For the most part, Soul Blazer wasn’t very challenging. The monsters were really dumb, basically walking into my sword and the dungeons were quickly completed, about an hour for each. The bosses on the other hand were challenging, but not excessively difficult.  The only puzzle solving that was tricky came at the very end when I had to retread a few of the earlier dungeons defeating previously indestructible enemies. But my favorite part of the game would have to be the soundtrack. I thought it was phenomenal and hummed along with practically every track. Soul Blazer was a good game and in the end, well worth using a half-off coupon.

3/5

Grandia II – Review

Ryudo Upfront with the Supporting Cast in the Background.

With Grandia II, Game Arts took the formula they implemented in Grandia, simply iterated upon it, which works with me, I loved Grandia and it creates another fantastic Japanese role-playing game with a fun battle system and compelling story. Grandia II, as with Grandia, is set in a, mostly, bright and colorful world.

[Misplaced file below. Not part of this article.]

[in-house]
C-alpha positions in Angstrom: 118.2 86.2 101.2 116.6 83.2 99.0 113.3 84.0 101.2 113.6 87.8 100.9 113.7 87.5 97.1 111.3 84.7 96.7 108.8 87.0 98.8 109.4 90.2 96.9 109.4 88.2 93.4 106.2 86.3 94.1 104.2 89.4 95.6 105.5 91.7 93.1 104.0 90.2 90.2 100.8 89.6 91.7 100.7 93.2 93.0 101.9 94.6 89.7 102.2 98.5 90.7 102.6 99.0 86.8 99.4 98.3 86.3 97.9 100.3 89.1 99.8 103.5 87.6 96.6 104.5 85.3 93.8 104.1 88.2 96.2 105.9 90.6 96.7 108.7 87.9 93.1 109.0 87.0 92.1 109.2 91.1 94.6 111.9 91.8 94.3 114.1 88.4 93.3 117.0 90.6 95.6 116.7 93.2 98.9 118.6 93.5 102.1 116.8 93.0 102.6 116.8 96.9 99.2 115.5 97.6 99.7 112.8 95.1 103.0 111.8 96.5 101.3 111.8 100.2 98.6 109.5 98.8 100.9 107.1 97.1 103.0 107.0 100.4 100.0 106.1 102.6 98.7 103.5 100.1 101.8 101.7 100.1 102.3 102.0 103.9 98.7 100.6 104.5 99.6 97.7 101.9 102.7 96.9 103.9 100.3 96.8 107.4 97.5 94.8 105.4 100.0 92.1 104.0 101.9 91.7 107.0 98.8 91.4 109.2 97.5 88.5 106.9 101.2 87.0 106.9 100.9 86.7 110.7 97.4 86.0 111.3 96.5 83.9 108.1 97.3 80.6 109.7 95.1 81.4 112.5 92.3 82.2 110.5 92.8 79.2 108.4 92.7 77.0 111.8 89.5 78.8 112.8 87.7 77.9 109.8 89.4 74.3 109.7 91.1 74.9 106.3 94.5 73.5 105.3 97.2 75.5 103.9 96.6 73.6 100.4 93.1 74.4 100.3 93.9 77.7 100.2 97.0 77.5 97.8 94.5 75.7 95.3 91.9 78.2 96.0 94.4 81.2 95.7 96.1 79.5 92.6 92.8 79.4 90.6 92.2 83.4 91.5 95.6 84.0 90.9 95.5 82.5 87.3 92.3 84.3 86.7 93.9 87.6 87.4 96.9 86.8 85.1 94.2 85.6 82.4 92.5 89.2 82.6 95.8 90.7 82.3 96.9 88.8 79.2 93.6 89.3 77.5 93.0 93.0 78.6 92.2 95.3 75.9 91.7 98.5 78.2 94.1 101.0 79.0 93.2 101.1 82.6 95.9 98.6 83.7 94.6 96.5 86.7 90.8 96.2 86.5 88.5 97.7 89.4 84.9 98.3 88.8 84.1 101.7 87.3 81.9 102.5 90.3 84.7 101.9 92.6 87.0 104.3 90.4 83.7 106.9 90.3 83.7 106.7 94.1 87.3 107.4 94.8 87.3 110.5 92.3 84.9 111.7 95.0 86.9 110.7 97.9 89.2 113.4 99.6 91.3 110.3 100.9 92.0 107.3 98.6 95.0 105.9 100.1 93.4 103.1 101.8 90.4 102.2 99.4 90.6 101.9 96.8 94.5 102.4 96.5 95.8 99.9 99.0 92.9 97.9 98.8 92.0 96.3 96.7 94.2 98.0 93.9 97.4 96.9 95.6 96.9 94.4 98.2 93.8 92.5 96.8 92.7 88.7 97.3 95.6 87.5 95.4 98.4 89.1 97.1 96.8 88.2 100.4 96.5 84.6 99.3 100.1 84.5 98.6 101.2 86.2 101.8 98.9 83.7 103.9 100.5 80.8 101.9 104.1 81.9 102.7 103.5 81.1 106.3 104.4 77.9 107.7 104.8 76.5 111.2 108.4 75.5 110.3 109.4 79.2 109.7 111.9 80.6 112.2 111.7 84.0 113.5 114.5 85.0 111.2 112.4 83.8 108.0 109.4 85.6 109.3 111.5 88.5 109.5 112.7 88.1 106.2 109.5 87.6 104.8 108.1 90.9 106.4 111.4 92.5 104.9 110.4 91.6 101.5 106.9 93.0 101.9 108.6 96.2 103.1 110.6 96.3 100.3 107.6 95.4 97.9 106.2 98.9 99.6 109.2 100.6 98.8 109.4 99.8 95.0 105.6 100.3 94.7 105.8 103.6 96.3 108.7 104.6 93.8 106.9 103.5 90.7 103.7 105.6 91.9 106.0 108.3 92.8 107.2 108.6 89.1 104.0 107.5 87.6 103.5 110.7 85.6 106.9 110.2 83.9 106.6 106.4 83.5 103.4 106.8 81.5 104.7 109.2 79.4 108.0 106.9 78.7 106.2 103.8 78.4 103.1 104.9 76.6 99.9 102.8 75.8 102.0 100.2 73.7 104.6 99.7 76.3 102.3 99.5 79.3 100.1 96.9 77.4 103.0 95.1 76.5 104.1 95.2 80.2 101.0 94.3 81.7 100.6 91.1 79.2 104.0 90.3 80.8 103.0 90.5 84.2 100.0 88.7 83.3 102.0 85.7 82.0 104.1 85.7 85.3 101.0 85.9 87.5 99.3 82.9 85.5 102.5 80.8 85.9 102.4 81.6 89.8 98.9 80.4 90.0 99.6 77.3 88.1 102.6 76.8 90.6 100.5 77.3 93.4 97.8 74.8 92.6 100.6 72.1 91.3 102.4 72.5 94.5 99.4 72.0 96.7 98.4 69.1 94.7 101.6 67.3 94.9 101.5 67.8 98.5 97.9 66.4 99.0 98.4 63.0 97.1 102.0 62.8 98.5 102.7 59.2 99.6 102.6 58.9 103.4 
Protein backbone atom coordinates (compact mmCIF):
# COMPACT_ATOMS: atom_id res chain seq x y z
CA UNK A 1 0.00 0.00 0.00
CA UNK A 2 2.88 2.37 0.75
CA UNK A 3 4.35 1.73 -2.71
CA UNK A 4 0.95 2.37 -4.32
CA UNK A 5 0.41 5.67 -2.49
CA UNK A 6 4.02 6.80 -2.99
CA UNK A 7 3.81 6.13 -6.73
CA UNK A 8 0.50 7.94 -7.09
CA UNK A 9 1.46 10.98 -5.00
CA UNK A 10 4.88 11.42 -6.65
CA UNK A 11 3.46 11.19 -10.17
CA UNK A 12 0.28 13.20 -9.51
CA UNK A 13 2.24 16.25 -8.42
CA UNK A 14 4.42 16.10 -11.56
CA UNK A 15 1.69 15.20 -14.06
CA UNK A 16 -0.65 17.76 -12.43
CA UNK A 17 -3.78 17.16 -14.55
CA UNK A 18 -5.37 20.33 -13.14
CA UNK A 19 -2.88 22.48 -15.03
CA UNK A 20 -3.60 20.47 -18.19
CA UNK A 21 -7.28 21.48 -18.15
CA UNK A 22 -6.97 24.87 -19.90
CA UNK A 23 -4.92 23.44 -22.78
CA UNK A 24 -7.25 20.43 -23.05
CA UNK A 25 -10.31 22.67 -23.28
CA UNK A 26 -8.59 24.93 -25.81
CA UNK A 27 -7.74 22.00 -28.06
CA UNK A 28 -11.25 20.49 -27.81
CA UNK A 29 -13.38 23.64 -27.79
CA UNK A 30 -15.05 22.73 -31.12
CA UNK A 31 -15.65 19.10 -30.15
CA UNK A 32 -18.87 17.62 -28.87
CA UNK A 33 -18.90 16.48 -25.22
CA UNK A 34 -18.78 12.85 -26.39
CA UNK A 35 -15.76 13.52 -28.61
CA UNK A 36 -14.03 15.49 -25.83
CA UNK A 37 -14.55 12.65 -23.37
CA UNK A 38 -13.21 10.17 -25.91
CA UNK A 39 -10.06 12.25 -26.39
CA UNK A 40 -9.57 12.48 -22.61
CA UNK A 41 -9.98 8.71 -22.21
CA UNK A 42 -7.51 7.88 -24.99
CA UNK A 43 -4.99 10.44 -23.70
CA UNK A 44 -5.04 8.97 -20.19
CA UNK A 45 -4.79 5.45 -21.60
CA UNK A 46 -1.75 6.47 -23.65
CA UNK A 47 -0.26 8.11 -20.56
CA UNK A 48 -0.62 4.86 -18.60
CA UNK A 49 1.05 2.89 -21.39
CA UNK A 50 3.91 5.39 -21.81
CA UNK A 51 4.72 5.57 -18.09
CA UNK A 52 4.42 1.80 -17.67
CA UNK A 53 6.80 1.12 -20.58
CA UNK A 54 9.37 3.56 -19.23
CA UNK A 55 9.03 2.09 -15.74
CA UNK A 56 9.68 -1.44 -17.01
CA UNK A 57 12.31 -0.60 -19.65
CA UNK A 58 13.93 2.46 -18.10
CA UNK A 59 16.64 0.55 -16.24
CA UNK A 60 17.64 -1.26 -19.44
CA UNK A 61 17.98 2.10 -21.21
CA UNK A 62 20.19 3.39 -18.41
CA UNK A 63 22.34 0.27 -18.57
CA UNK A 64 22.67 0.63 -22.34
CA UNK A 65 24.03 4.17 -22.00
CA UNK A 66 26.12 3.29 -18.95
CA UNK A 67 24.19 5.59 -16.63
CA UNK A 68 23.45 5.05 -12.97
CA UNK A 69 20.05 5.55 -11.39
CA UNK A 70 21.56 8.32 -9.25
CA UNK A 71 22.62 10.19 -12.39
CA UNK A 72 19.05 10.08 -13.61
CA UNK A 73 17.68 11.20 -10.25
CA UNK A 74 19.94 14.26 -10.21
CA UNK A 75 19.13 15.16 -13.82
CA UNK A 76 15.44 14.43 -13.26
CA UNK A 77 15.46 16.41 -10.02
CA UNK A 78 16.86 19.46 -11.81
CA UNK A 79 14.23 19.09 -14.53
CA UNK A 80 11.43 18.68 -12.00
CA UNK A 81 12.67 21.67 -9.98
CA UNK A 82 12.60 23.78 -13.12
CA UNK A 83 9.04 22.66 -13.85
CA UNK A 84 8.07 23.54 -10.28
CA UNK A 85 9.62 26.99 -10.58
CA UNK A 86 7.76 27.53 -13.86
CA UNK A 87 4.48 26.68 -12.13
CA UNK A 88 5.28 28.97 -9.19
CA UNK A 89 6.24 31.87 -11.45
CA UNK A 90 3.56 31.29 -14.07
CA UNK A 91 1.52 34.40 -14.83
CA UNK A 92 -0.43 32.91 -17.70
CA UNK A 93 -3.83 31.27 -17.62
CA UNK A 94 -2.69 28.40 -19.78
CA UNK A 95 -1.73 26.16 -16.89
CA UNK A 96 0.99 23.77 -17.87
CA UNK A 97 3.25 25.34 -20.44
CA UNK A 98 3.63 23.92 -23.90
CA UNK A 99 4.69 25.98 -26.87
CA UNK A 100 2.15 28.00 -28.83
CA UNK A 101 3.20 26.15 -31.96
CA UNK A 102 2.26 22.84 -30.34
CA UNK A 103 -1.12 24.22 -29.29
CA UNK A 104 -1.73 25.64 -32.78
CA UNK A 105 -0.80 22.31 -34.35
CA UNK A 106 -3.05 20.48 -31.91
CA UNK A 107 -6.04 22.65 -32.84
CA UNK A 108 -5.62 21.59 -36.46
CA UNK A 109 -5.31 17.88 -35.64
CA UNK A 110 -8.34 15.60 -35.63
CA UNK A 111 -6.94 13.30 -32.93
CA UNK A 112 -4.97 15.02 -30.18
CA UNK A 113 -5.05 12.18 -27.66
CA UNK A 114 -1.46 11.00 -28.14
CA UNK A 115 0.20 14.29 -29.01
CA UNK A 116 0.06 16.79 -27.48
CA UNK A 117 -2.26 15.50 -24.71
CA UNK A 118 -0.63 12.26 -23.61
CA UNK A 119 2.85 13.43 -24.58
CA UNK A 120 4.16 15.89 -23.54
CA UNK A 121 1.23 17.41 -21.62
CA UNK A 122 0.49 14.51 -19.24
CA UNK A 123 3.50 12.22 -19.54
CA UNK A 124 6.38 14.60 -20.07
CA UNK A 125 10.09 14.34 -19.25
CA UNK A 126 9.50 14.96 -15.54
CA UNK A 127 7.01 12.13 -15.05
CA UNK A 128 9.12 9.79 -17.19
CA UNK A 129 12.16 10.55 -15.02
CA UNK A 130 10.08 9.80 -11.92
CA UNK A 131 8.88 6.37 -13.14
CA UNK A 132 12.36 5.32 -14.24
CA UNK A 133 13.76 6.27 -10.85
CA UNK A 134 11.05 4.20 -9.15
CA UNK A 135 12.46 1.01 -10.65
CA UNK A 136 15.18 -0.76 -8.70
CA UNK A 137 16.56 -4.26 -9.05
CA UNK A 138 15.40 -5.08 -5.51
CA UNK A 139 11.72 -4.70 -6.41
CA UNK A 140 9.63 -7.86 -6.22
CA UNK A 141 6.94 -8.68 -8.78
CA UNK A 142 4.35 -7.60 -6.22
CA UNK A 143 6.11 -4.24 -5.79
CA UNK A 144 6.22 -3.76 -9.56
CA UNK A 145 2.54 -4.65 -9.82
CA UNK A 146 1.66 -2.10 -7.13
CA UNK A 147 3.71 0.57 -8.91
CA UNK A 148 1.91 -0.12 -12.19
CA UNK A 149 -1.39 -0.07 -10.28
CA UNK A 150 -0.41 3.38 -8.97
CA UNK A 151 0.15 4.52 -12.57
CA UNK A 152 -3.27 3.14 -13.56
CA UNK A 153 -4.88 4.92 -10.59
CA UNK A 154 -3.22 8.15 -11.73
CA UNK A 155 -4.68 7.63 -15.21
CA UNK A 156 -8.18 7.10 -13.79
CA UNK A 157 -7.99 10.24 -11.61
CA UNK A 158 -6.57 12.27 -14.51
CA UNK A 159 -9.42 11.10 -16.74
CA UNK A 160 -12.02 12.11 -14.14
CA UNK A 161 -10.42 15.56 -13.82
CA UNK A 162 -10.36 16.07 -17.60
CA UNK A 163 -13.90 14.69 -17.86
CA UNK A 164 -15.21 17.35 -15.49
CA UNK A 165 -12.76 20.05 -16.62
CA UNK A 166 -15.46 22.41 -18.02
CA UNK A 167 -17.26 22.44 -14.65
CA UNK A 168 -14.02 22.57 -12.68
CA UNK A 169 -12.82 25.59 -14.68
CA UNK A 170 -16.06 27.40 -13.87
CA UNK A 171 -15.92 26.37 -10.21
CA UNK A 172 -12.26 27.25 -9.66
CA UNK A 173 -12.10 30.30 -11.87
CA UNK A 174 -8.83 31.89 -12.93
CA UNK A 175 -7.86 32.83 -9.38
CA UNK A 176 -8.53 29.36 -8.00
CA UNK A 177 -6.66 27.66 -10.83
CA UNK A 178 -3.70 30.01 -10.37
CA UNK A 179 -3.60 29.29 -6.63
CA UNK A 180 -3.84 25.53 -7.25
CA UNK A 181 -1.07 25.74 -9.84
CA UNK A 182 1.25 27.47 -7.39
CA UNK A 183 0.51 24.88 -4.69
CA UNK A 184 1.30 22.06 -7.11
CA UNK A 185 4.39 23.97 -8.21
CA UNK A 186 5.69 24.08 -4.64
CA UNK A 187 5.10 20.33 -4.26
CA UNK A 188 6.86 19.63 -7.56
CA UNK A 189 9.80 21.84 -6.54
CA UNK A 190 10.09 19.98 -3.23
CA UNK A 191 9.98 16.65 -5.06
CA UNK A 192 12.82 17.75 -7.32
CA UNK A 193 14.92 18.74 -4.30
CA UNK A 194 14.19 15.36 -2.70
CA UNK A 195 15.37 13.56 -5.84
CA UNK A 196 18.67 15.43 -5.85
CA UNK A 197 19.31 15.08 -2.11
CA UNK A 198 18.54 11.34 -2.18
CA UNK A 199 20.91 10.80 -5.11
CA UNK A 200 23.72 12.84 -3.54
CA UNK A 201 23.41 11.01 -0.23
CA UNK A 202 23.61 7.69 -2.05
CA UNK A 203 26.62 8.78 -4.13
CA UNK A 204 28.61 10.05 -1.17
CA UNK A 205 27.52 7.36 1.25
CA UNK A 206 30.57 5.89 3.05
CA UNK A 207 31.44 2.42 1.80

If I were to condense the themes presented in Grandia, I’d say it focused on adventure and discovery, of exploring unknown territories and learning about new cultures. Grandia II on the other hand focuses more on our spiritual relationships and the role and impact of religion in the world. Grandia II is the story of Ryudo, a gun-for-hire and Elena, a songstress in the Church of Granas. Ryudo is hired to be her bodyguard, but things go awry early on and they soon learn that Valmar (the evil god and Granas’ opposite) could reawaken and bring destruction to their world, what’s more, Elena is possessed by a piece of Valmar, which manifests itself occasionally, and transforms Elena into Millenia. This shape shifting element is interesting and provides for a character that is the polar opposite of Elena, like Granas to Valmar. Throughout the game they meet new party members who give a taste of the different regions in the game and are generally likeable. This wasn’t the case with Ryudo; at first he was a prick and very ignorant of others; the way he responded to peoples questions and concerns was off-putting, but as the game progressed, he became more comfortable with the people around him and as the on-going situations evolved, he revealed more about himself and became a more likeable character. Like, Grandia, Grandia II is light-hearted for the most part, with plenty of humor and fun gameplay, although the progression appears very formulaic, town, dungeon, town dungeon, etc.